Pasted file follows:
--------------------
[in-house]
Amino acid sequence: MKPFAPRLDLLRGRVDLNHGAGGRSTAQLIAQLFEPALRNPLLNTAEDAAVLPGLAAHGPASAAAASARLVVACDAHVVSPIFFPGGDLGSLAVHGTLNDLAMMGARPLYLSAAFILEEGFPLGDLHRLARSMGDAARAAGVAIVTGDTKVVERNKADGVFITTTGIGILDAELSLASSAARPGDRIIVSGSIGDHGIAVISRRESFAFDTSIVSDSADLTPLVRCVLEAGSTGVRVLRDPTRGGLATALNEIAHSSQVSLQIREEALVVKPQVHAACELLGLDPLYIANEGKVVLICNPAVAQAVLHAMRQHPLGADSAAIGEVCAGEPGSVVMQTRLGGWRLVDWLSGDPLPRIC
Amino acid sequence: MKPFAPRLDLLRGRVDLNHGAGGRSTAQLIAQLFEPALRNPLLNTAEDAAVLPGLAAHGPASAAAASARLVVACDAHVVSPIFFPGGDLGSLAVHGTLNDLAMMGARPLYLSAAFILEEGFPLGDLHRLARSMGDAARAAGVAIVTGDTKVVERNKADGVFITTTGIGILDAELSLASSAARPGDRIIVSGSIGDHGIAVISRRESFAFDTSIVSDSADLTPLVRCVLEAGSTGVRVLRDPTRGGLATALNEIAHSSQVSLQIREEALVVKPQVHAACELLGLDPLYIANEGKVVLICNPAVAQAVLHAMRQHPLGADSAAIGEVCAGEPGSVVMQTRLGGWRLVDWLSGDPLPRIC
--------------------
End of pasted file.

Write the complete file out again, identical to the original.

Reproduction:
[in-house]
Amino acid sequence: MKPFAPRLDLLRGRVDLNHGAGGRSTAQLIAQLFEPALRNPLLNTAEDAAVLPGLAAHGPASAAAASARLVVACDAHVVSPIFFPGGDLGSLAVHGTLNDLAMMGARPLYLSAAFILEEGFPLGDLHRLARSMGDAARAAGVAIVTGDTKVVERNKADGVFITTTGIGILDAELSLASSAARPGDRIIVSGSIGDHGIAVISRRESFAFDTSIVSDSADLTPLVRCVLEAGSTGVRVLRDPTRGGLATALNEIAHSSQVSLQIREEALVVKPQVHAACELLGLDPLYIANEGKVVLICNPAVAQAVLHAMRQHPLGADSAAIGEVCAGEPGSVVMQTRLGGWRLVDWLSGDPLPRIC
Amino acid sequence: MKPFAPRLDLLRGRVDLNHGAGGRSTAQLIAQLFEPALRNPLLNTAEDAAVLPGLAAHGPASAAAASARLVVACDAHVVSPIFFPGGDLGSLAVHGTLNDLAMMGARPLYLSAAFILEEGFPLGDLHRLARSMGDAARAAGVAIVTGDTKVVERNKADGVFITTTGIGILDAELSLASSAARPGDRIIVSGSIGDHGIAVISRRESFAFDTSIVSDSADLTPLVRCVLEAGSTGVRVLRDPTRGGLATALNEIAHSSQVSLQIREEALVVKPQVHAACELLGLDPLYIANEGKVVLICNPAVAQAVLHAMRQHPLGADSAAIGEVCAGEPGSVVMQTRLGGWRLVDWLSGDPLPRIC